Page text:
5 Strategies for When Your Child Challenges You

Setting limits and being consistent should be one of the strategies when your child challenges you. This way, you will avoid future problems.
5 Strategies for When Your Child Challenges You
Maria Fátima Seppi Vinuales

Written and verified by the psychologist Maria Fátima Seppi Vinuales.

Last update: 06 March, 2023

One doubt that’s common to most parents has to do with how to set limits. Many times, children put them to the test. Sometimes, they do it almost as a game or as a way to find out “what if”. Often, it can be unclear to you how to act. So, in the following article, we’ll share some strategies on what to do when your child challenges you.

Some keys to understanding defiance

Before thinking about how to set limits when your child challenges you, it’s helpful to clarify how to understand that behavior. In general, a defiant attitude can have multiple interpretations. To help you find what’s behind your child’s defiant behavior, it’s essential that you look at certain data, such as context or the child’s age.

For example, perhaps your child defies you at a certain moment because they’re practicing their autonomy and testing what happens when they behave in a certain way. This is a way of building their identity. However, it’s clear that not everything goes: that’s where you must intervene as an adult and provide guidance down the right path.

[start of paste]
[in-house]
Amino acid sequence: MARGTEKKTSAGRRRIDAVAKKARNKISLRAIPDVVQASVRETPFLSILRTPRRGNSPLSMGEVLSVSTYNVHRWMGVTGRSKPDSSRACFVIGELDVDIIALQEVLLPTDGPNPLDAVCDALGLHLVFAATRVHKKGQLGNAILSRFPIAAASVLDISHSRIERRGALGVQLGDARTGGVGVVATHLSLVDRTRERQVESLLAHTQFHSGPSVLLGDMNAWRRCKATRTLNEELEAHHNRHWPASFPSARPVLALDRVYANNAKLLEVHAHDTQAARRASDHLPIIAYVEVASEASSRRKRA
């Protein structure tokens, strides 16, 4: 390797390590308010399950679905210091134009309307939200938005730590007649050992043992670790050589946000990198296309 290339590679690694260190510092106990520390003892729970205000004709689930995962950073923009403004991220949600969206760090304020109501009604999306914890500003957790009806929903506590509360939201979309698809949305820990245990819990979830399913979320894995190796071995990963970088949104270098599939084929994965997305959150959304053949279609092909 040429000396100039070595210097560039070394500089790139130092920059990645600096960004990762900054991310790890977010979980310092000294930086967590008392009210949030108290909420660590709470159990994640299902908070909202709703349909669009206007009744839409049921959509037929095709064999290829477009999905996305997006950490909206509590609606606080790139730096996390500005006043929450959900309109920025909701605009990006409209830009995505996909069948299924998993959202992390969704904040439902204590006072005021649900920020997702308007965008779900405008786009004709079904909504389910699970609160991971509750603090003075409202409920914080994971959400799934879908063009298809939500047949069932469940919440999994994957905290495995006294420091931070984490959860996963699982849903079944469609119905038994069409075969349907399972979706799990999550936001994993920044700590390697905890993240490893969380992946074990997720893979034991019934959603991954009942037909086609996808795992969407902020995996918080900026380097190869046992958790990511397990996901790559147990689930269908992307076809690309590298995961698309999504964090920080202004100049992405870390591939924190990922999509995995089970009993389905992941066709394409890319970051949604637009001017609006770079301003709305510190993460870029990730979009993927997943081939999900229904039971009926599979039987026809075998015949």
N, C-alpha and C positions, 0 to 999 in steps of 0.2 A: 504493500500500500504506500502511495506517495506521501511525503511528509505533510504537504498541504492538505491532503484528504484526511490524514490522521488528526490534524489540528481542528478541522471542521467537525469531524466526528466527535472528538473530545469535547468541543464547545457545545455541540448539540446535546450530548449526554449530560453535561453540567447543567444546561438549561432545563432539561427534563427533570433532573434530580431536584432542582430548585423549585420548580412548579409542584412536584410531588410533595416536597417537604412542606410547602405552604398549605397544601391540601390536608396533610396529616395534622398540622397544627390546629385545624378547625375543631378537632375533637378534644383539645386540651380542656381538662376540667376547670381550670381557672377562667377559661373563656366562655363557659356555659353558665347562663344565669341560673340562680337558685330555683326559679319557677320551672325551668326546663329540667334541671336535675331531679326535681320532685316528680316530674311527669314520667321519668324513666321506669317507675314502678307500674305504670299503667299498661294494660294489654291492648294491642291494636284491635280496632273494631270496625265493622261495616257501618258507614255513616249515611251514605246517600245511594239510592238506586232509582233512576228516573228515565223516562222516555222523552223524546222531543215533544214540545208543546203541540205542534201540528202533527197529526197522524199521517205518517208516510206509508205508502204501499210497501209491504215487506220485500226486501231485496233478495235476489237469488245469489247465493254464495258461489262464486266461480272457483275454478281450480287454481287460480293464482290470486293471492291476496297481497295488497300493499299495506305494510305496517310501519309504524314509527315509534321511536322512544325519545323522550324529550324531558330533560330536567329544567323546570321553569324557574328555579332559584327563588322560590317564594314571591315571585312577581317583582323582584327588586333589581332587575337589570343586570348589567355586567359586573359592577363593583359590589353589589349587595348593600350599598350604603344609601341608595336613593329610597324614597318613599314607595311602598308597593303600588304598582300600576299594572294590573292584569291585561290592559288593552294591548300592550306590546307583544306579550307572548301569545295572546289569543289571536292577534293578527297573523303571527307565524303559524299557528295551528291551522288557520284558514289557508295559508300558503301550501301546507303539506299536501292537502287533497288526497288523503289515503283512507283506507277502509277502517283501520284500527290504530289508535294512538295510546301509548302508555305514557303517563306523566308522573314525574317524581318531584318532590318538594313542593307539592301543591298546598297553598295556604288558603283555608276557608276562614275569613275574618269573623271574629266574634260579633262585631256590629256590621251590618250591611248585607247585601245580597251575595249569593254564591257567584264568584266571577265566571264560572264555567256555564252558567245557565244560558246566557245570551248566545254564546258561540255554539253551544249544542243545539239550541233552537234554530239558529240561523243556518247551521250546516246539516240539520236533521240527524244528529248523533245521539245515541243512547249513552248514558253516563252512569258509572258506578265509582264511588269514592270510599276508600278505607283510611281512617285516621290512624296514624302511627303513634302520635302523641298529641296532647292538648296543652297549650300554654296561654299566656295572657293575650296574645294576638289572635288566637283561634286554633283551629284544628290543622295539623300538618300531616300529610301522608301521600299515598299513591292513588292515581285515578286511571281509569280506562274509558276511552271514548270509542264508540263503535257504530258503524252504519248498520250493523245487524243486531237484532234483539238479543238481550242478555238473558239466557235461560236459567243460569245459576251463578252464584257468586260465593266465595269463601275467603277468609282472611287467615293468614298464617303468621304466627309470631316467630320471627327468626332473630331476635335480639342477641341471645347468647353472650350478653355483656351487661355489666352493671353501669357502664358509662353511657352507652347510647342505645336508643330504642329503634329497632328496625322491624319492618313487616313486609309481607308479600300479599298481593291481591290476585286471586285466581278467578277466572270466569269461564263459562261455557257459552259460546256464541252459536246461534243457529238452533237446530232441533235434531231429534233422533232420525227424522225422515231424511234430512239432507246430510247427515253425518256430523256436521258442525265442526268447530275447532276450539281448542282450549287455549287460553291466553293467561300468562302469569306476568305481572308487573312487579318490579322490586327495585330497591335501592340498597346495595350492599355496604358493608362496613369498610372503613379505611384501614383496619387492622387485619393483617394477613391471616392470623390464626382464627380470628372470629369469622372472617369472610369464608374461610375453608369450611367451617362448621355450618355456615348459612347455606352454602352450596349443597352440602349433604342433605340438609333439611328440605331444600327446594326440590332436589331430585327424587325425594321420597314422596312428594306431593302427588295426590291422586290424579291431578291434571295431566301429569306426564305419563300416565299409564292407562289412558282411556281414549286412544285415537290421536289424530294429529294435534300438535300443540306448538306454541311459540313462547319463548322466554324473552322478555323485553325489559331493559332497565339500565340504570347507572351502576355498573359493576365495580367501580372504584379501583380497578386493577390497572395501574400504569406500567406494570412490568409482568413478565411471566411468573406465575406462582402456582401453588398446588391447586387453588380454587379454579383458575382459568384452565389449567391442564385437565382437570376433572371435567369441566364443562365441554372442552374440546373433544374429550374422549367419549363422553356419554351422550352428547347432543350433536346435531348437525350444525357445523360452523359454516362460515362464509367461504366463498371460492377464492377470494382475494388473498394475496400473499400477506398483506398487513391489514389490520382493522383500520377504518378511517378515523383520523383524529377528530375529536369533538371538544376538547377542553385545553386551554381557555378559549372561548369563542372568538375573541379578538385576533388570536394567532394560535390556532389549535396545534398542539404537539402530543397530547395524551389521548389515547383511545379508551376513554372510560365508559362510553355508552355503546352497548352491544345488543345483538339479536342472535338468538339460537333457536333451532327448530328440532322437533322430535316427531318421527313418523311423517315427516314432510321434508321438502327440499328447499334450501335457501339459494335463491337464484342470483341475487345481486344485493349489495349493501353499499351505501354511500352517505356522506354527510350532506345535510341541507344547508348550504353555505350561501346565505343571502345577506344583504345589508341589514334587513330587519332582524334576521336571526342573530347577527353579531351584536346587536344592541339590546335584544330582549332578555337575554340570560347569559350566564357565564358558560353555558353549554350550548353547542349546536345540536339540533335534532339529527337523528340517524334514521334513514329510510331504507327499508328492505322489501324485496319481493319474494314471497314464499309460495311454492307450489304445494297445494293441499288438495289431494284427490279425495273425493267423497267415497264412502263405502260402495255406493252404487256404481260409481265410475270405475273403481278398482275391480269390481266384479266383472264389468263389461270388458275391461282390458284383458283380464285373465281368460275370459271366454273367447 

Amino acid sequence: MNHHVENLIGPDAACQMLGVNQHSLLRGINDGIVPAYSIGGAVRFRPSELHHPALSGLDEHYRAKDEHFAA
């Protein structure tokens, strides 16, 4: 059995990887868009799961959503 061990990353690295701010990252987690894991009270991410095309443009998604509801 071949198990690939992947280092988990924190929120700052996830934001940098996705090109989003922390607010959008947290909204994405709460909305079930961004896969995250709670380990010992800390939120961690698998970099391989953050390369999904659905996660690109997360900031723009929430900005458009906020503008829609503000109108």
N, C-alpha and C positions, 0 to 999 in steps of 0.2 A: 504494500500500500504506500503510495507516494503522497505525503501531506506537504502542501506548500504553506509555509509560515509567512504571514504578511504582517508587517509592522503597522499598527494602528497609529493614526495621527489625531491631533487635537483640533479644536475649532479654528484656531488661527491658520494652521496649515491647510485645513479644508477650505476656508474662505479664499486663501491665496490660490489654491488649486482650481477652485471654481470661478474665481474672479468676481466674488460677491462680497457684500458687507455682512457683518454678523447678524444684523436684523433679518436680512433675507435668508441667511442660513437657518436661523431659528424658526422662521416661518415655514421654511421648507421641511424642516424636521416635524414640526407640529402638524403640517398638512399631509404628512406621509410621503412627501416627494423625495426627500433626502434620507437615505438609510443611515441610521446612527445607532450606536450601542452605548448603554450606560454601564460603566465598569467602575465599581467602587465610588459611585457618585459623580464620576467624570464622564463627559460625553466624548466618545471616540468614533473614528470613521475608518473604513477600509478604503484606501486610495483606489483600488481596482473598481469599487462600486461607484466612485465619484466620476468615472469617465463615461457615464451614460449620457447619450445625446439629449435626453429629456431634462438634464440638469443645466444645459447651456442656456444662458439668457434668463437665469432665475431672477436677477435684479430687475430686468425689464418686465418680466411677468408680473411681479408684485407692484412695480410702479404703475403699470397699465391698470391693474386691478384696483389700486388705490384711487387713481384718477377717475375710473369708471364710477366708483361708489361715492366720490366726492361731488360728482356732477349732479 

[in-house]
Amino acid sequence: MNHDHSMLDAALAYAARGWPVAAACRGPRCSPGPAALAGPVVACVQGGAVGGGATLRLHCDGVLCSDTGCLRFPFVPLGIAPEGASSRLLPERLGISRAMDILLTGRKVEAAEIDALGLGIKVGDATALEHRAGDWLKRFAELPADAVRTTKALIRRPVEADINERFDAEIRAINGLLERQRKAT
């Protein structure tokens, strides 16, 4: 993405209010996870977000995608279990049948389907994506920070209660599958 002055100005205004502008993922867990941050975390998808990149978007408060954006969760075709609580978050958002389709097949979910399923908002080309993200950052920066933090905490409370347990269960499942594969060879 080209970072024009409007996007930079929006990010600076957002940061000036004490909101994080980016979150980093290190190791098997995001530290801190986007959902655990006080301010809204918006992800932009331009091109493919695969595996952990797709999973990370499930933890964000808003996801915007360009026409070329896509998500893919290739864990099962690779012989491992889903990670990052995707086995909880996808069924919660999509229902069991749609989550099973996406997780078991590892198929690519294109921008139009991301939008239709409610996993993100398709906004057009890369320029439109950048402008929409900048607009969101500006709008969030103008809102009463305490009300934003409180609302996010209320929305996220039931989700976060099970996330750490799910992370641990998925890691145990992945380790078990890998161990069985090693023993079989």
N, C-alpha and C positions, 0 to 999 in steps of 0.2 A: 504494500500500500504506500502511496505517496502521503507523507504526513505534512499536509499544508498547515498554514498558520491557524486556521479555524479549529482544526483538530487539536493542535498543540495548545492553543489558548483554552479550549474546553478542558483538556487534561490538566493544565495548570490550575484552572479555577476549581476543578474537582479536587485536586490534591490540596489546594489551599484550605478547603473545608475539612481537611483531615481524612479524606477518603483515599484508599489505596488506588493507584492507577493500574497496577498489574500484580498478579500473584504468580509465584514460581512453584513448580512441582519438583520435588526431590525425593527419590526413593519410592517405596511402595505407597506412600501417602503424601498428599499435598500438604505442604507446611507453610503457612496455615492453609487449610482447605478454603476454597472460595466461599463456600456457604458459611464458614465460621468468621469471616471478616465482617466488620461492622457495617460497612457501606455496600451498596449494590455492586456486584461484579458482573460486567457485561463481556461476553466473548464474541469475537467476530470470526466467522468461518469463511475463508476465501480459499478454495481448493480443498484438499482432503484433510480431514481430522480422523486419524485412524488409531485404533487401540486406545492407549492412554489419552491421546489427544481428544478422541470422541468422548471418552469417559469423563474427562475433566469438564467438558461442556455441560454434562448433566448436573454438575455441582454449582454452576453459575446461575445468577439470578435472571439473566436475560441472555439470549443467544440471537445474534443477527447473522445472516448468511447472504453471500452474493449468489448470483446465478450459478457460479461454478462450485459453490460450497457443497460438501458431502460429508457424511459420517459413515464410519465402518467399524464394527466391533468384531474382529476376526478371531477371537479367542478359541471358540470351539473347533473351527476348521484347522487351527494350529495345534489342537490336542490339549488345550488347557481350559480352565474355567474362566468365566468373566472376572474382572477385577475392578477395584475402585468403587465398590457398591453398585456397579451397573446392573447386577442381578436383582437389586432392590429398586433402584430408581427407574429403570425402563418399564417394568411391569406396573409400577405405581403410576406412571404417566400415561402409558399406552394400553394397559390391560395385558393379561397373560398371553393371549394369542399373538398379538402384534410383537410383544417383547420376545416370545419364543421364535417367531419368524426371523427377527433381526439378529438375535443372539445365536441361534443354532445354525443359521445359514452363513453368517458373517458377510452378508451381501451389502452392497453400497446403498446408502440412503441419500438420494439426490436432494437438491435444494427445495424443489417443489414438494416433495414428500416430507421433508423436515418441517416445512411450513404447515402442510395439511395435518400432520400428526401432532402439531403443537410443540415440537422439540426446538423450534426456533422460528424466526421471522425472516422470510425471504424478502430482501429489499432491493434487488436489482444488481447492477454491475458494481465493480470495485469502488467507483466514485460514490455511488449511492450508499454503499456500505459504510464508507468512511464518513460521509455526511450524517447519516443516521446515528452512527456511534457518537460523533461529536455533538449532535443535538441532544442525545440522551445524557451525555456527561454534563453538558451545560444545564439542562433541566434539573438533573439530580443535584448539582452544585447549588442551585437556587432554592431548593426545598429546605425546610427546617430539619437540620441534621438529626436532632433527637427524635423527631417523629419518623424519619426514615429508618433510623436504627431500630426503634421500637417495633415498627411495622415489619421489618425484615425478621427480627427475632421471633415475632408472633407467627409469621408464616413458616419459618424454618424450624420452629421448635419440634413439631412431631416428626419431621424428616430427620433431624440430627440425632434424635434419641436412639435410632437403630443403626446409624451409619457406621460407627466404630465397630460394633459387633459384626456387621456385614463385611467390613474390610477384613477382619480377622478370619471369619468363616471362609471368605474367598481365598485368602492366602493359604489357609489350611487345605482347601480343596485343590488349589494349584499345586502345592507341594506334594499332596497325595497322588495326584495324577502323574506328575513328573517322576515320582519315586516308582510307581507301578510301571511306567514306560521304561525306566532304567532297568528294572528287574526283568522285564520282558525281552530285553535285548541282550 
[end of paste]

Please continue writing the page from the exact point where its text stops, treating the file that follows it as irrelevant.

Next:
Different cases of defiance from your child

Adolescence is another stage in which defiance is constant. And the reason is the same: Young people need to mark a distance from their parents and seek to show who they are.

In other cases, there’s another message hiding behind defiance: Perhaps your child challenges you because they want to draw attention to themselves for some reason. For example, they’re jealous of the arrival of a new family member or they’re going through difficulties in other areas of their life and don’t know how to manage those emotions. Also, there may be more complex cases, such as an oppositional disorder.

A little girl covering her ears while her mother corrects her behavior.
When the child’s defiant behavior has no limits, is recurrent, and transcends to other relationships or areas where they spend time, it’s important to consult a professional.

5 strategies for when your child challenges you

Here are some strategies that you can implement if your child challenges you:

1- Set limits

These days, it seems like the word “limit” has become a bad word. However, setting limits means setting rules for behavior. However, these rules must be oriented toward learning and respect. Therefore, they should be in accordance with the child’s age.

2- Point out good behavior

When your child behaves as expected, it’s good to point it out to them. This way, they’ll feel more proud and confident, while the neural connections of well-being and achievement will be strengthened. Therefore, they’re more likely to want to repeat that behavior in the future.

In this regard, many parents will say you shouldn’t compliment your kids all the time because they’ll believe that what they’re doing is exceptional. In this regard, it’s important to remember that children are in a learning process. Just as you ask them to repeat the multiplication tables or the alphabet and congratulate them for it, you can also do it for appropriate behavior.

3- Keep calm